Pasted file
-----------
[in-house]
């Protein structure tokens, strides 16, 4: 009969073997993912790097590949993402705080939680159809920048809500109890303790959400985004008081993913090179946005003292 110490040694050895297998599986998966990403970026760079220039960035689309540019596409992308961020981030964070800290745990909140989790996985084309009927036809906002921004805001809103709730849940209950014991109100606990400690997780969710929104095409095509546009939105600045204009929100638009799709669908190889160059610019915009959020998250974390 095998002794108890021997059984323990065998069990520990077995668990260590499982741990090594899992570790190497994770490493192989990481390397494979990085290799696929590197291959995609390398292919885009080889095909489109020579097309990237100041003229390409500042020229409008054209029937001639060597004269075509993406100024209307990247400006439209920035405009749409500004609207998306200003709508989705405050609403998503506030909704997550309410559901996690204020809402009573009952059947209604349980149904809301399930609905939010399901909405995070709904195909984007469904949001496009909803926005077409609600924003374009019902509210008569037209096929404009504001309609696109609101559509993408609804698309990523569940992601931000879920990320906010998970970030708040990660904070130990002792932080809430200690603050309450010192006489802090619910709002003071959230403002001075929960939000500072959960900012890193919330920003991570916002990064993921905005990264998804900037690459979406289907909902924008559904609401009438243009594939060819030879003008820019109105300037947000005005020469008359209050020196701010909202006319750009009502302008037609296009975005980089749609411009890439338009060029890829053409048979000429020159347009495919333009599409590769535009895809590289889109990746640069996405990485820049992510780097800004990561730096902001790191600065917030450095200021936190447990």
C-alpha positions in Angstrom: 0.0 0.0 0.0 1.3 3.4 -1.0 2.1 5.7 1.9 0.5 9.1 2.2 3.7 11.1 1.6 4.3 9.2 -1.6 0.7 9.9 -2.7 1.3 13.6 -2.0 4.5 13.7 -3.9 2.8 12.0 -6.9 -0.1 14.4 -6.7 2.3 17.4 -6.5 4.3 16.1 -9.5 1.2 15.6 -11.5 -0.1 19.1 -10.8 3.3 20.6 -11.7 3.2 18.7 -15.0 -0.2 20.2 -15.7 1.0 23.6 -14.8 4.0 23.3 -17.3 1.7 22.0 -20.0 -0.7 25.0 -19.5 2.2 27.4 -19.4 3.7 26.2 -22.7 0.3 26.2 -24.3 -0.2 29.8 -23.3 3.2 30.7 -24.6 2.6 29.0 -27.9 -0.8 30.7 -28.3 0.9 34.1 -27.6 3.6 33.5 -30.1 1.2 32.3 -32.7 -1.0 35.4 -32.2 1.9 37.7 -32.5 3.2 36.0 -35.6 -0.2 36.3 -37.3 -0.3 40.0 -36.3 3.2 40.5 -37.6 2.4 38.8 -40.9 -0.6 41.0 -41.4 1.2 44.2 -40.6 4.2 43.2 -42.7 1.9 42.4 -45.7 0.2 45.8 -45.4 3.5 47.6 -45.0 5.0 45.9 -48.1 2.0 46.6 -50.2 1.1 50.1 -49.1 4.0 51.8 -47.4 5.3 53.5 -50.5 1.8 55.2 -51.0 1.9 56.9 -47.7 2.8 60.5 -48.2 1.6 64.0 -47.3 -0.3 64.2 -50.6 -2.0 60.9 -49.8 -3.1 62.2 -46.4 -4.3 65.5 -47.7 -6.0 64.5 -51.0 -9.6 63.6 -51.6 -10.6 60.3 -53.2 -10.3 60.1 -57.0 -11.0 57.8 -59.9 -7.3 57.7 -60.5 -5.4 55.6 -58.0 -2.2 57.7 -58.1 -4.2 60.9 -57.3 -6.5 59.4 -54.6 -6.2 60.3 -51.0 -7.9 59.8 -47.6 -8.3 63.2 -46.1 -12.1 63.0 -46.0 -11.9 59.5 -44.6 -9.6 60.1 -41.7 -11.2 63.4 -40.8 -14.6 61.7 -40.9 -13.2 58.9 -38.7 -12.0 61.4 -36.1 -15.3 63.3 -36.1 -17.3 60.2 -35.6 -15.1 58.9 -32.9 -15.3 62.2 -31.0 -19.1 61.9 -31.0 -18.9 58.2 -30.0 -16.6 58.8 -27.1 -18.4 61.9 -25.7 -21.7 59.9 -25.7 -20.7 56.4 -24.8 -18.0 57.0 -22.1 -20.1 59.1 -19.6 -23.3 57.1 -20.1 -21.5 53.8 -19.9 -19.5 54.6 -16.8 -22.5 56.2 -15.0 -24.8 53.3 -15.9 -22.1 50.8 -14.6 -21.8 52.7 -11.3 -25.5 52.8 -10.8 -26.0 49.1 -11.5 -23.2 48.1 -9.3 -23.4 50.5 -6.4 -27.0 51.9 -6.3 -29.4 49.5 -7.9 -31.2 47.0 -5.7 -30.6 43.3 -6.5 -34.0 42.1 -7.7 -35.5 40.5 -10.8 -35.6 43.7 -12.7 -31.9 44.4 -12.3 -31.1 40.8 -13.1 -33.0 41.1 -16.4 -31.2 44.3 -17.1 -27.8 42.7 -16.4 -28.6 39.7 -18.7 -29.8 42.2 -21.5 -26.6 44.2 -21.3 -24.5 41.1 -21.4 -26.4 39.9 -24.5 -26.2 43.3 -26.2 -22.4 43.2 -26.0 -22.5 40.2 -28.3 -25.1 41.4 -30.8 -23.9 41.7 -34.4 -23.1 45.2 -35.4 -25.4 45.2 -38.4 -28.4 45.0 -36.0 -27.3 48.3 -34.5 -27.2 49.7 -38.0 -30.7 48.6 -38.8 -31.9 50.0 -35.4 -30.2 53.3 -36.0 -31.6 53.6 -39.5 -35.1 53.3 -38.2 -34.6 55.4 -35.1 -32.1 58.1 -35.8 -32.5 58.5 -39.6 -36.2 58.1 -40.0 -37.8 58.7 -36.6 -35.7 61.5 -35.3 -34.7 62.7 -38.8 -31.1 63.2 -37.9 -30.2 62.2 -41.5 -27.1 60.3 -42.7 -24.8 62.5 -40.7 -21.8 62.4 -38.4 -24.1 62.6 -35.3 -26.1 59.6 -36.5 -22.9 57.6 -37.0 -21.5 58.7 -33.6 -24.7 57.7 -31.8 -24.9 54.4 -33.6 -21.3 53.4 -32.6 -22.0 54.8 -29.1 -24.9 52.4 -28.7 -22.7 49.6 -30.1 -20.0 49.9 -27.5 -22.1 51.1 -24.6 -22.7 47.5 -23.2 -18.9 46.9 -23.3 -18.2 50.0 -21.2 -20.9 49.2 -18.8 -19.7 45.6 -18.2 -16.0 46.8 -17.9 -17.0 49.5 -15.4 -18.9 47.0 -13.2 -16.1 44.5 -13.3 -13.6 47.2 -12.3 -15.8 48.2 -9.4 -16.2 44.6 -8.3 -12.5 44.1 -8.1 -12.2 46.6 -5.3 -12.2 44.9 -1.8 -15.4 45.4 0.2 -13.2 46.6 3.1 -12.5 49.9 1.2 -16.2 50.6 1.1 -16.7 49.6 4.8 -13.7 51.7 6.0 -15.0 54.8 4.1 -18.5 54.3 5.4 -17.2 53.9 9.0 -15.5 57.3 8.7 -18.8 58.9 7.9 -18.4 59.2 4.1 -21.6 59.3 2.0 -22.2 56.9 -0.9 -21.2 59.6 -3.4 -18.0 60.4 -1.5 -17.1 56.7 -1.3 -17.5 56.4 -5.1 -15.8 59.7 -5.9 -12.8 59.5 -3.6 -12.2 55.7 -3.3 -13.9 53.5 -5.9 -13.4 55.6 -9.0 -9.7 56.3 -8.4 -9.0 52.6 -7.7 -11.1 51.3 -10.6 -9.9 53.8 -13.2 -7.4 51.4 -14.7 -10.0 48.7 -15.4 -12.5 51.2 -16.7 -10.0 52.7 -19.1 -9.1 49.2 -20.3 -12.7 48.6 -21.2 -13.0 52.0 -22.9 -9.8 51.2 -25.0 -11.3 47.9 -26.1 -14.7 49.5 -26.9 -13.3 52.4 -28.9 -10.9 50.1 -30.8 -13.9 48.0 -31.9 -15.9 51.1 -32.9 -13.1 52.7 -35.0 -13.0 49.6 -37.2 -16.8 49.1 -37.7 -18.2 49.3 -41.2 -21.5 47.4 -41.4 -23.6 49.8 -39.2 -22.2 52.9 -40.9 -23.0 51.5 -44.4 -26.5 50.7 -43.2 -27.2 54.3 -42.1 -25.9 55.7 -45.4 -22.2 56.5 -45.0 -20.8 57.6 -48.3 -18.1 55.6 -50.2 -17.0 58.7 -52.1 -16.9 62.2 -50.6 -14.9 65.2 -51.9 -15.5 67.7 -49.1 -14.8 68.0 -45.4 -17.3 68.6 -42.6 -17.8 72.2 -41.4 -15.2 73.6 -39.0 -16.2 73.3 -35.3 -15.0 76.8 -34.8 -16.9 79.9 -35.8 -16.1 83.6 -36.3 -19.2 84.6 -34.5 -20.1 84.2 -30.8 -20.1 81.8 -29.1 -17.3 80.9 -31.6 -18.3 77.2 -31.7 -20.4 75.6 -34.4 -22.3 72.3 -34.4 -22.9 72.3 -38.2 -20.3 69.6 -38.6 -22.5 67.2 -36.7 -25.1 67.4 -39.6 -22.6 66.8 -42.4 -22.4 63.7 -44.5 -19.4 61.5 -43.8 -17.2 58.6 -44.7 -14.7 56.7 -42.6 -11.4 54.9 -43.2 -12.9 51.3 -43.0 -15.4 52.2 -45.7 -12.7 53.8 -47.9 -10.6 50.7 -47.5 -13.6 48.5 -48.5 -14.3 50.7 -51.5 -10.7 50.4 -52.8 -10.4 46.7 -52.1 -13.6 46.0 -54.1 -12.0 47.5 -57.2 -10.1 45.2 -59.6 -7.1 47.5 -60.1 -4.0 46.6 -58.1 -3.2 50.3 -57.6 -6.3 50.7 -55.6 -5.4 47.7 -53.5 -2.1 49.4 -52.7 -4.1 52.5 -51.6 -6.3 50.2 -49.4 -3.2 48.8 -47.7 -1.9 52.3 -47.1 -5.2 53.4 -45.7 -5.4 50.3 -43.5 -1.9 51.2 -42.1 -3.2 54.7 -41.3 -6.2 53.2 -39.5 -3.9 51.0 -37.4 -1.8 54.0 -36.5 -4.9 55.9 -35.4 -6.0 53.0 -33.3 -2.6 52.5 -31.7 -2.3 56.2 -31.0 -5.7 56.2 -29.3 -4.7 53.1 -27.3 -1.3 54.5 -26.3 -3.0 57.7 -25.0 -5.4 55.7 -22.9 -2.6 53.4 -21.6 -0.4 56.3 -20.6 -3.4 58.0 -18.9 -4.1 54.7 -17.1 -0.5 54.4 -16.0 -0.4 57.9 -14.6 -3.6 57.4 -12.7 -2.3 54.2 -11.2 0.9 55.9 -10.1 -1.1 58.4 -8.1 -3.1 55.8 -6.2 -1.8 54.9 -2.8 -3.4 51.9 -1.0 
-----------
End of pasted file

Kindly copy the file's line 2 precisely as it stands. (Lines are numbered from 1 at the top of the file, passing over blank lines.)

């Protein structure tokens, strides 16, 4: 009969073997993912790097590949993402705080939680159809920048809500109890303790959400985004008081993913090179946005003292 110490040694050895297998599986998966990403970026760079220039960035689309540019596409992308961020981030964070800290745990909140989790996985084309009927036809906002921004805001809103709730849940209950014991109100606990400690997780969710929104095409095509546009939105600045204009929100638009799709669908190889160059610019915009959020998250974390 095998002794108890021997059984323990065998069990520990077995668990260590499982741990090594899992570790190497994770490493192989990481390397494979990085290799696929590197291959995609390398292919885009080889095909489109020579097309990237100041003229390409500042020229409008054209029937001639060597004269075509993406100024209307990247400006439209920035405009749409500004609207998306200003709508989705405050609403998503506030909704997550309410559901996690204020809402009573009952059947209604349980149904809301399930609905939010399901909405995070709904195909984007469904949001496009909803926005077409609600924003374009019902509210008569037209096929404009504001309609696109609101559509993408609804698309990523569940992601931000879920990320906010998970970030708040990660904070130990002792932080809430200690603050309450010192006489802090619910709002003071959230403002001075929960939000500072959960900012890193919330920003991570916002990064993921905005990264998804900037690459979406289907909902924008559904609401009438243009594939060819030879003008820019109105300037947000005005020469008359209050020196701010909202006319750009009502302008037609296009975005980089749609411009890439338009060029890829053409048979000429020159347009495919333009599409590769535009895809590289889109990746640069996405990485820049992510780097800004990561730096902001790191600065917030450095200021936190447990």